Never underestimate the power of a Thank You note. In light of recent interviews that I had, I decided to crank out some Thank You notes for the people who have interviewed me. For some reason, I always end up with a large collection of Thank You notes–probably from buying a 12-pack and only using eight of them, then buying another set. What can I say, I am a hoarder.
I asked my business-world friends their opinions on Thank You notes, and learned that it was more acceptable these days to send a simple e-mail. While I value the concept behind an email, they can get deleted by accident or filtered into spam. With a mailed in note, I can be sure that it at least gets seen. Besides, who gets mail these days that isn’t an ad or professional newsletter? I know my heart jumps a little bit when I get a hand-written thank you from a friend’s wedding.
I read once that a woman’s boss once told her she was selected for a job because, out of dozens of interviewees, she was the only one to have sent a hand-written Thank You note. When I am a professional one year out of school, I am desperate to stand out among candidates who are seasoned professionals.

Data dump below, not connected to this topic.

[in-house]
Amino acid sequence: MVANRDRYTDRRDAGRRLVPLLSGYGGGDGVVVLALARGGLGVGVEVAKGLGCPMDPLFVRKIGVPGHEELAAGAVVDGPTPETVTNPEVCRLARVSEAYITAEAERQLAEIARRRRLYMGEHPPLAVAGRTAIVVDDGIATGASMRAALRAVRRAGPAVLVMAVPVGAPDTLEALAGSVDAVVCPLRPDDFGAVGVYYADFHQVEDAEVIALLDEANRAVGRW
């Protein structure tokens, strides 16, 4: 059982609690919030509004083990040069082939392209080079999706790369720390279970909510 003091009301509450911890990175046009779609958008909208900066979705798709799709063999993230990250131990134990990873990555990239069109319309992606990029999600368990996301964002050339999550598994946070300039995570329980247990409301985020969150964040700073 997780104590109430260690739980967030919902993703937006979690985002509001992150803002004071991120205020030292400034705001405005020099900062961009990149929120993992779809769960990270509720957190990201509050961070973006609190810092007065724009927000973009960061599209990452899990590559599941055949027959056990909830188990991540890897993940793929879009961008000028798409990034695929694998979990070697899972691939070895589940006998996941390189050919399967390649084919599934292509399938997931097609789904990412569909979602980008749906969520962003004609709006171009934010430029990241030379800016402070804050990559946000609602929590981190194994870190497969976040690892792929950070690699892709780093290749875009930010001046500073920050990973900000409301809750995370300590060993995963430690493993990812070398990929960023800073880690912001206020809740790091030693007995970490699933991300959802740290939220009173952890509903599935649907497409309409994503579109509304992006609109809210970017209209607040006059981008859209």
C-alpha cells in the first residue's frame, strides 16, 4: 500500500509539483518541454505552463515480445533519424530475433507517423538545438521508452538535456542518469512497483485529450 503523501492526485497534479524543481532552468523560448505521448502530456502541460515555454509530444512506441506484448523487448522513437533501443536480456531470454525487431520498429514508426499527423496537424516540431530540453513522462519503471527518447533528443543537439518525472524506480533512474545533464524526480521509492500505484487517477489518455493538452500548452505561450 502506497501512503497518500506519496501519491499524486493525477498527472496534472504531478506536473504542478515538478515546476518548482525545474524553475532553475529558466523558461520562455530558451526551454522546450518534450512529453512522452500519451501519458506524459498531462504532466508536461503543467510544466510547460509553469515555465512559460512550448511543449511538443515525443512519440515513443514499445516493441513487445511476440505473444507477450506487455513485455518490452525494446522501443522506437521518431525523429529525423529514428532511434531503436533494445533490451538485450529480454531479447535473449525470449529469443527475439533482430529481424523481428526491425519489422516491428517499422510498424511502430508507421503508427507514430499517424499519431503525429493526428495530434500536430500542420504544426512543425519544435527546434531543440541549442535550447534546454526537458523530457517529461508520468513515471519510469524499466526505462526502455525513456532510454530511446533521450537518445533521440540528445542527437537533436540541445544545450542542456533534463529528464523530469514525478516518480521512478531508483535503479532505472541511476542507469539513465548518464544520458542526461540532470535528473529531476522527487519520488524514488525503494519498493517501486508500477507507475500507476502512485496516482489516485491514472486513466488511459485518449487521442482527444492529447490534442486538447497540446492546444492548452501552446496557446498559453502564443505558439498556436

So, when writing a note, I have a few rules:
1) Address them professionally: “Dear Dr. Smith” unless they have requested you to address them otherwise. Being addressed as Dr. is key for egomaniacs such as myself.
2) Thank them for the time they took to interview you–they have real jobs to do, you know.
3) Add something personal from your conversation with them. “I enjoyed learning about you how you started your career”
4) Sustain interest: “I am so interested in learning more about the program you have developed”
5) Show commitment and close: “I look forward to working with you”
6) Professionally sign off: “Sincerely, Full name”–now, I have not used “sincerely” since the fourth grade. Probably because I had no idea of its place. I find this to be neutral and professional. More casually, I would go with “Thanks, Kathy” but this is not the place for that.
PS I GOT THE JOB!!